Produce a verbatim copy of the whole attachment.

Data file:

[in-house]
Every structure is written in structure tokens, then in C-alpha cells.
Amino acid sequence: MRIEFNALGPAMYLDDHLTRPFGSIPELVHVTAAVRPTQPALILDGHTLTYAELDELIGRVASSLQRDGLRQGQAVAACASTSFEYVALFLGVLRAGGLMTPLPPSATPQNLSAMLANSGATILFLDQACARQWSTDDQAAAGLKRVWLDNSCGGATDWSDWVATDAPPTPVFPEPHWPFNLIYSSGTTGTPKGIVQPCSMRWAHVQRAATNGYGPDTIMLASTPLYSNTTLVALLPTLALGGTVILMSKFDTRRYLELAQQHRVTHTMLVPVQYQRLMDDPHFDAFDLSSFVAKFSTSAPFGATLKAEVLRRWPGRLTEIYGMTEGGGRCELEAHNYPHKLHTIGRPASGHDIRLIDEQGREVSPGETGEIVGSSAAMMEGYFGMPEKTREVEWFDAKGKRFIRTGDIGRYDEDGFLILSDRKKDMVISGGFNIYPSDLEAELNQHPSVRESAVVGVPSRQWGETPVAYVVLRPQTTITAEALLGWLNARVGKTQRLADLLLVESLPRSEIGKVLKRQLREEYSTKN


[in-house]
Every structure is written in structure tokens, then in C-alpha cells.
Amino acid sequence: MRIEFNALGPAMYLDDHLTRPFGSIPELVHVTAAVRPTQPALILDGHTLTYAELDELIGRVASSLQRDGLRQGQAVAACASTSFEYVALFLGVLRAGGLMTPLPPSATPQNLSAMLANSGATILFLDQACARQWSTDDQAAAGLKRVWLDNSCGGATDWSDWVATDAPPTPVFPEPHWPFNLIYSSGTTGTPKGIVQPCSMRWAHVQRAATNGYGPDTIMLASTPLYSNTTLVALLPTLALGGTVILMSKFDTRRYLELAQQHRVTHTMLVPVQYQRLMDDPHFDAFDLSSFVAKFSTSAPFGATLKAEVLRRWPGRLTEIYGMTEGGGRCELEAHNYPHKLHTIGRPASGHDIRLIDEQGREVSPGETGEIVGSSAAMMEGYFGMPEKTREVEWFDAKGKRFIRTGDIGRYDEDGFLILSDRKKDMVISGGFNIYPSDLEAELNQHPSVRESAVVGVPSRQWGETPVAYVVLRPQTTITAEALLGWLNARVGKTQRLADLLLVESLPRSEIGKVLKRQLREEYSTKN